Joe Biden was confirmed as the next US president on Monday, December 14, 2020, as the Electoral College formalized his victory over Donald Trump, all but closing the door on the incumbent’s efforts to overturn the result of the 2020 election.
As Biden appealed to Americans to “turn the page” on the divisive contest, electors met across all US states to seal his win, with California pushing Biden over the majority of 270 votes — and clearing the way for him to take office on January 20.
But with his ability to steal the spotlight still intact, Trump announced moments later that Attorney General Bill Barr, who contradicted the outgoing president’s claims that the November 3 election was marred by fraud, would leave his post next week.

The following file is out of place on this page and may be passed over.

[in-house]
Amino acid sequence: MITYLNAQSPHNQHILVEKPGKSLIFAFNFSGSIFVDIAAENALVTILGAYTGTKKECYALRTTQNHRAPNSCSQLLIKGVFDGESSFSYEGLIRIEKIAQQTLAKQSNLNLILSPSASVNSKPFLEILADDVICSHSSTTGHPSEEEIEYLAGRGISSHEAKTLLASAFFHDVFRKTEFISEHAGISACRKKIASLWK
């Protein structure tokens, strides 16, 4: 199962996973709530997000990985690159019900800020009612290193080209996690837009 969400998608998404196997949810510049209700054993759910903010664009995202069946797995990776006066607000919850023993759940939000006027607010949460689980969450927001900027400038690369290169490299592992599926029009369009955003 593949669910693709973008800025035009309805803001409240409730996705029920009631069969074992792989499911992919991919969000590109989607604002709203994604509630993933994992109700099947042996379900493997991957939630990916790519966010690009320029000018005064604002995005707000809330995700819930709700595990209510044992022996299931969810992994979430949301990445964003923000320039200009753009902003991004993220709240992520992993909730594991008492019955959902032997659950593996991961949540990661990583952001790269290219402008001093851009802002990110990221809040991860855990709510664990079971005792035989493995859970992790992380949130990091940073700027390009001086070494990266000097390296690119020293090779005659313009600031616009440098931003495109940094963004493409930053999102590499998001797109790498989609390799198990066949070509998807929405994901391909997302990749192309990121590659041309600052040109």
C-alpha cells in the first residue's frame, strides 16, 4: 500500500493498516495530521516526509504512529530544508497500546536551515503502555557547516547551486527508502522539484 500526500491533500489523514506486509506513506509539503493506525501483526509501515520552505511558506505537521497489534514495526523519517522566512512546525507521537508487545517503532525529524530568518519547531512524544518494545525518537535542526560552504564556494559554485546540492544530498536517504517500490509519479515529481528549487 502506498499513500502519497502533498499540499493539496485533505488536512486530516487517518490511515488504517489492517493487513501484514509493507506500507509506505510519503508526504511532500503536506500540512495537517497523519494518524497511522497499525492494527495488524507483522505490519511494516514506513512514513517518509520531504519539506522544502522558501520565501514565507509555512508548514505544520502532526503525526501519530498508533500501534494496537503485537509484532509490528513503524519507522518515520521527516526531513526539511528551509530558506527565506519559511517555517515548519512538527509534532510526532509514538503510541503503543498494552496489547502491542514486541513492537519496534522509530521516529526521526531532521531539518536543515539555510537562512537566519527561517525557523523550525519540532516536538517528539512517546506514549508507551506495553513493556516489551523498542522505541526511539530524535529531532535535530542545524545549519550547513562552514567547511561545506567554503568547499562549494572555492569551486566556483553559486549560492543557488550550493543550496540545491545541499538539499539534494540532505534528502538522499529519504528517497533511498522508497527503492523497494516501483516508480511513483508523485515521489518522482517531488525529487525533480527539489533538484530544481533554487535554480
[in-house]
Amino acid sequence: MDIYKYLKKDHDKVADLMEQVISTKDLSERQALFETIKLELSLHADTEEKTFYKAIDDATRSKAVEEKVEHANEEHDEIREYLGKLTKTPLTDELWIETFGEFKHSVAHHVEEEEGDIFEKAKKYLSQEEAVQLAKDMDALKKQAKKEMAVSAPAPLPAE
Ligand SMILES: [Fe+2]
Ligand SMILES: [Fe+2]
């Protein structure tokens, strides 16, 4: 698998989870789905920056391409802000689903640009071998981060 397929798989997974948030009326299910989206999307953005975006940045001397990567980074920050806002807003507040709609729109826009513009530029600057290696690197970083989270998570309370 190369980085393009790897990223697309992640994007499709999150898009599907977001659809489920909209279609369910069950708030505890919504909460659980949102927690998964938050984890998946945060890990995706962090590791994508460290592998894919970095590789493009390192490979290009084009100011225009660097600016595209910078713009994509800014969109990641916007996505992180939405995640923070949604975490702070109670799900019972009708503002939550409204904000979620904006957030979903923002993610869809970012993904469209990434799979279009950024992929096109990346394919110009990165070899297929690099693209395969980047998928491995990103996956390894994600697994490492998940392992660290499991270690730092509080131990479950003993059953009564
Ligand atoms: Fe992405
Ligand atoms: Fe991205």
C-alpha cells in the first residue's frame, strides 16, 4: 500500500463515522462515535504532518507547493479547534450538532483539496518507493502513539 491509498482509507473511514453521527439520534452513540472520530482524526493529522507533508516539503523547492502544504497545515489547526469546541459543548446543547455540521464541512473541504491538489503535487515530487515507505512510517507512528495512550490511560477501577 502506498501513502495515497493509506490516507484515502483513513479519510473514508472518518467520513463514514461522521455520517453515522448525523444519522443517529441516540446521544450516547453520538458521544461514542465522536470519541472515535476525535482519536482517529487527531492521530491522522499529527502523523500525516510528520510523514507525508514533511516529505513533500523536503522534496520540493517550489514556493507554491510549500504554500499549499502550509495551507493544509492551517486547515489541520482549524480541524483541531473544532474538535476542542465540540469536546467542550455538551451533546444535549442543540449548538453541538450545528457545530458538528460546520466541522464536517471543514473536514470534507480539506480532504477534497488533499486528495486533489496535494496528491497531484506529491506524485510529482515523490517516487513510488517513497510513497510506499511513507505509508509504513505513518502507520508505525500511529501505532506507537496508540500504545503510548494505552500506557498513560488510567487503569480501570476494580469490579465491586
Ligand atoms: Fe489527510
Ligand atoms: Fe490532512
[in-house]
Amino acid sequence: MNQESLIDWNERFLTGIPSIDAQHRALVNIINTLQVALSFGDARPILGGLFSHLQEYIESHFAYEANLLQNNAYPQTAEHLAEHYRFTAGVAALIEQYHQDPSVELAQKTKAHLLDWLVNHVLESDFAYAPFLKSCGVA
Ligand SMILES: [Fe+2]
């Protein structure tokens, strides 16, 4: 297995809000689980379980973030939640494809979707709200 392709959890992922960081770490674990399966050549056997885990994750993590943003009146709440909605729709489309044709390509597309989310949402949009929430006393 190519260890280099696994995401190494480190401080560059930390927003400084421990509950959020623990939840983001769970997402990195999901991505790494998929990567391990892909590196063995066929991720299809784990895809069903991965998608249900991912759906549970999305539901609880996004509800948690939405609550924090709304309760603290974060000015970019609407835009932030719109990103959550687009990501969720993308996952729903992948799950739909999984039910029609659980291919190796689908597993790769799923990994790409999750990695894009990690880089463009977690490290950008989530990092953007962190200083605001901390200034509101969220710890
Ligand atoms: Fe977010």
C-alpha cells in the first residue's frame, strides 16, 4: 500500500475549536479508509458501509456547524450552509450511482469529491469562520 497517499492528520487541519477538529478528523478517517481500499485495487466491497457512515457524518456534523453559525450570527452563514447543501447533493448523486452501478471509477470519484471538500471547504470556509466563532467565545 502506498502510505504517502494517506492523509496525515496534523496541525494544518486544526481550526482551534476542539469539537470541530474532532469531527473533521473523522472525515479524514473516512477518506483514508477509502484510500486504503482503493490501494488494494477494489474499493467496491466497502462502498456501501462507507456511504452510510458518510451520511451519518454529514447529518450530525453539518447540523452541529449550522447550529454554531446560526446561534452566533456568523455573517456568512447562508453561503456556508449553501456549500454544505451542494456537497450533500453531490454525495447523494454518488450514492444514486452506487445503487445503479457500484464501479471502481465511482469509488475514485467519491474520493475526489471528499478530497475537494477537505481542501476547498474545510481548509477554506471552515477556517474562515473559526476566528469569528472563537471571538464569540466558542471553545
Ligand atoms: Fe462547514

“Our relationship has been a very good one,” Trump tweeted, making no mention of their divergence. “Bill will be leaving just before Christmas to spend the holidays with his family.”
While a senior administration official said Barr resigned of his own accord and was not pushed out, the extraordinary convergence of events highlighted the tensions underlying Trump’s “lame duck” final weeks in office.
The 200-plus-year-old Electoral College procedure is merely a formality in confirming the will of the people expressed at the polls, but the process carried added significance given the turbulence of last month’s election and Trump’s refusal to acknowledge his own defeat.
California’s electors burst into applause as the presiding officer read out the tally of 55 in favor of Biden and none opposed — confirming Barack Obama’s former vice president as the nation’s 46th president.
“Democracy prevailed. We the people voted…. The integrity of our elections remains intact,” Biden said in excerpts from a speech he was expected to deliver in his home city of Wilmington, Delaware later Monday.
“Now it is time to turn the page, to unite, to heal,” Biden said. “I will be a president for all Americans.”